Freedom of movement 23 - Warsaw
Richard is British. English.
He grew up in Oxford, and worked for a company in the city after returning from university.
Given the choice between losing his job or being re-located to Warsaw, where, he chose the latter, and he has lived here for about a year.
Richard is a Conservative voter. He reads The Telegraph, and voted to leave - but says he might now reconsider. He feels there are lots of challenges around the EU in terms of democracy and accountability.
When it comes to freedom of movement, he says he doesn’t know what it means. Will he have to show his passport to get into Czech when he goes on a family holiday to Prague in May? Will Brits will now have to get visas to visit the rest of the EU? Will he need a work permit to stay here?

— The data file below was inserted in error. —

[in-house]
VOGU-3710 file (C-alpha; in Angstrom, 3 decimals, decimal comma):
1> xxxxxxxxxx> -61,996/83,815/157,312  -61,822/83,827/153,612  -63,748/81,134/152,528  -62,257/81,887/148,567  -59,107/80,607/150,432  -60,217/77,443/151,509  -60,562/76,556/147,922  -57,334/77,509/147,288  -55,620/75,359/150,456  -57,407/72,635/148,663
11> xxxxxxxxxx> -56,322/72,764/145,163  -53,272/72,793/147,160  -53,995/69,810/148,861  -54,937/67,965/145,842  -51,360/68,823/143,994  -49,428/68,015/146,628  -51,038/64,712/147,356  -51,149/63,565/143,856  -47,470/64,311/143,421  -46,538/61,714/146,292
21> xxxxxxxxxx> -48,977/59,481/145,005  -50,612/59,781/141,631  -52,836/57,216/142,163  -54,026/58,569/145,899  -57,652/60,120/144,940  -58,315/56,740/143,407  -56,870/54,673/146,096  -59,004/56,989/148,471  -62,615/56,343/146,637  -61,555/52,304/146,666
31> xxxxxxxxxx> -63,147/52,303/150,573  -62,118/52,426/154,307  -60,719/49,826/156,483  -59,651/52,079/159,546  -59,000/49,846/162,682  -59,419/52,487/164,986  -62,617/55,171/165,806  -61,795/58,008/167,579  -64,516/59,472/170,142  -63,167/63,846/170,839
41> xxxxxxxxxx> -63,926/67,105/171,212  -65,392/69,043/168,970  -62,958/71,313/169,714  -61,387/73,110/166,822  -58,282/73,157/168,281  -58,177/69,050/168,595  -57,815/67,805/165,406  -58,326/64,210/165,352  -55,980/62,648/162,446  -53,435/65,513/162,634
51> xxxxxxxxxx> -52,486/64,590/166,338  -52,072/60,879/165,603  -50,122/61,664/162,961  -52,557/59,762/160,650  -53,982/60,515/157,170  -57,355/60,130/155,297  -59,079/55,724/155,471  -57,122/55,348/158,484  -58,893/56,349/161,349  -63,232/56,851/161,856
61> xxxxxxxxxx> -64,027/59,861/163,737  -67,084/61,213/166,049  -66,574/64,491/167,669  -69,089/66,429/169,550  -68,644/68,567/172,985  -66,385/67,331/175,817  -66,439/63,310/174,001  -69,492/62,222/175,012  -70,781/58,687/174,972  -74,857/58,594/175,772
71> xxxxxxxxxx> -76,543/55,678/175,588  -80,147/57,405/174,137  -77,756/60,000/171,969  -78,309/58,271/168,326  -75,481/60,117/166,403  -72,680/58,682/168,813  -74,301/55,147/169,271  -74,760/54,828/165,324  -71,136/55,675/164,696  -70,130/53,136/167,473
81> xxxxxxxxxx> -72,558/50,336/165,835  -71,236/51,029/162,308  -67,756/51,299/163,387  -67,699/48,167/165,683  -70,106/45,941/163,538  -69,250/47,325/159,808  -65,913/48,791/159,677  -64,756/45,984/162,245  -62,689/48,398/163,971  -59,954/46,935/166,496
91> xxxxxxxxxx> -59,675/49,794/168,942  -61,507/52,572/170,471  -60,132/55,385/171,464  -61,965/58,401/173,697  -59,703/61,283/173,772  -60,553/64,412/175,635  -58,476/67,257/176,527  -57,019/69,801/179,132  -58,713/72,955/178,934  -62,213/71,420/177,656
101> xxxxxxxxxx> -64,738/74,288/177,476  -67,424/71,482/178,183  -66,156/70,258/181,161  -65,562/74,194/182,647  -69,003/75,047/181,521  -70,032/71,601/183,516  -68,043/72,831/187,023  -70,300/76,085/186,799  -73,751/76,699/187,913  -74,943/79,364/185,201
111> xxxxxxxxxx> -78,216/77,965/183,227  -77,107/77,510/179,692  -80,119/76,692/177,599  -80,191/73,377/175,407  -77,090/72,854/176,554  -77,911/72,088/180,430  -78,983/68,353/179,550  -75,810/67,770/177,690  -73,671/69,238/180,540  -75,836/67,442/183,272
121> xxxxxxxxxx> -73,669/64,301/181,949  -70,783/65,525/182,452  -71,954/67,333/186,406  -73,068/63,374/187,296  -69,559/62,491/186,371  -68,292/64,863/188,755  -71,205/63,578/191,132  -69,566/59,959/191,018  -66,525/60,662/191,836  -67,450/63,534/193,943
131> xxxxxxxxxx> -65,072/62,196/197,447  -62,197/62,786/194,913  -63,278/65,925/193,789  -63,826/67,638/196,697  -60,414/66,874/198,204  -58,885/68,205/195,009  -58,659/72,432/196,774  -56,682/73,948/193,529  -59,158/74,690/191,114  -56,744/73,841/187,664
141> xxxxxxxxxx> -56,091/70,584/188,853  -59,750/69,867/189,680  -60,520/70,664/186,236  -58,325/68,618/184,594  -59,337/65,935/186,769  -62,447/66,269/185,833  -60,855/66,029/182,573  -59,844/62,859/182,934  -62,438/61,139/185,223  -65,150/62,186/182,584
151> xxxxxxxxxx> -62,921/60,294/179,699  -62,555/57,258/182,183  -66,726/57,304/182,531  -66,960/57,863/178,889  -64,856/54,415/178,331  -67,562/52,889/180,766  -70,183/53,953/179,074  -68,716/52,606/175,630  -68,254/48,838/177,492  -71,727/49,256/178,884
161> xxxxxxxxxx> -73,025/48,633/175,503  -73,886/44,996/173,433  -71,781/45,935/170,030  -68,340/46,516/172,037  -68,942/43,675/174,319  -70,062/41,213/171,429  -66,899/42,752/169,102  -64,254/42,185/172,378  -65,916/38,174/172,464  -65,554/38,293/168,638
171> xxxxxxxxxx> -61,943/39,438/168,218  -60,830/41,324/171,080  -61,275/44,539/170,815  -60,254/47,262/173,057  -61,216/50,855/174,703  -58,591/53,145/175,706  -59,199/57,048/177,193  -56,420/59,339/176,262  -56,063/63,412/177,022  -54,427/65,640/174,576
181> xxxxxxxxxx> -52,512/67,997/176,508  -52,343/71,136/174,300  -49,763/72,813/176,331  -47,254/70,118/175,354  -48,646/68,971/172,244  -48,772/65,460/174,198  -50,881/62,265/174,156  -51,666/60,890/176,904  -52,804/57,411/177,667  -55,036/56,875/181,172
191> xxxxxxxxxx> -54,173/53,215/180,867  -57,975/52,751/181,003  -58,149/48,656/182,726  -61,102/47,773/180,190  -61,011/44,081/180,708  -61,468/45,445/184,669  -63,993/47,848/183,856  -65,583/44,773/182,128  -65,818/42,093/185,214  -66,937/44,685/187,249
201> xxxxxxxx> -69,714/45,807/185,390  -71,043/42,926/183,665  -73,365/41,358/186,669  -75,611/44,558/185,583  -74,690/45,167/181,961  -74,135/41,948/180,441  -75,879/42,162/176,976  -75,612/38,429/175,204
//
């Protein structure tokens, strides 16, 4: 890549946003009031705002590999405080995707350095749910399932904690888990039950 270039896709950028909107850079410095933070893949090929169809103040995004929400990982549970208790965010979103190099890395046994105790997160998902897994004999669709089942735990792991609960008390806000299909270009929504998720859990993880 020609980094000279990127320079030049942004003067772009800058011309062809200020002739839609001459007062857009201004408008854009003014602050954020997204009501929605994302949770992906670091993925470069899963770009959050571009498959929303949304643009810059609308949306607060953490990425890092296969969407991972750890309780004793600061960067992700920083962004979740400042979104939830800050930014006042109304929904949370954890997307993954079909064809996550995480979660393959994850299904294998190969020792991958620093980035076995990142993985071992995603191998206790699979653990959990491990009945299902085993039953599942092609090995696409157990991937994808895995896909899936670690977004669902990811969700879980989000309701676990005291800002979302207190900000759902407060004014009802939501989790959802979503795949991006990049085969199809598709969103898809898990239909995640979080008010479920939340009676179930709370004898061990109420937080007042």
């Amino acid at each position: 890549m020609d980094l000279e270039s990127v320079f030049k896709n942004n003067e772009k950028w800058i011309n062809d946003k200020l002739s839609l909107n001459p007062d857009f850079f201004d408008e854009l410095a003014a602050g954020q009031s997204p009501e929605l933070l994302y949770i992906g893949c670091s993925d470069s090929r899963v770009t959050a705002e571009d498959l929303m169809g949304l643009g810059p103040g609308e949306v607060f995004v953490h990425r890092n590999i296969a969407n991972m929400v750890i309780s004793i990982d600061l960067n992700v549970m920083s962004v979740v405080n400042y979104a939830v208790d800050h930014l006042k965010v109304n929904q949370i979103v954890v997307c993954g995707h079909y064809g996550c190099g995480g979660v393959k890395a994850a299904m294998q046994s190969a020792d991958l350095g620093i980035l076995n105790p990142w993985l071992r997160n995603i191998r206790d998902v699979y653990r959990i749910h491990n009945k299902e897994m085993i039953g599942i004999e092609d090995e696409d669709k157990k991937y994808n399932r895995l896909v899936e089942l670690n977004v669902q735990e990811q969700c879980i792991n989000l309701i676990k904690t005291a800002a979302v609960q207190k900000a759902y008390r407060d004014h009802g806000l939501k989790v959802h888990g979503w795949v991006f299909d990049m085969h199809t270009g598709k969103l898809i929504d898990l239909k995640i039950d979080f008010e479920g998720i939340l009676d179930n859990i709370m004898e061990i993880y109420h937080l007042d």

Worst case scenario for Richard, he will have to go back. If that happens he says he’ll be lost. To have his livelihood taken from him would be devastating. If that happened he’d look to the US; after Brexit, the UK and US will have a stronger relationship, which he thinks could be successful.
The UK is, he feels, much closer to the US than to Europe. Even though Britain has always been part of Europe, it is separated from Europe by the English Channel, and different. Geographically and historically, we may be European, but our TV and media give us more cues from the US. Everyone in Europe looks at Britain as an awkward neighbour, although he concedes that we may have done this to ourselves by actually being an awkward neighbour.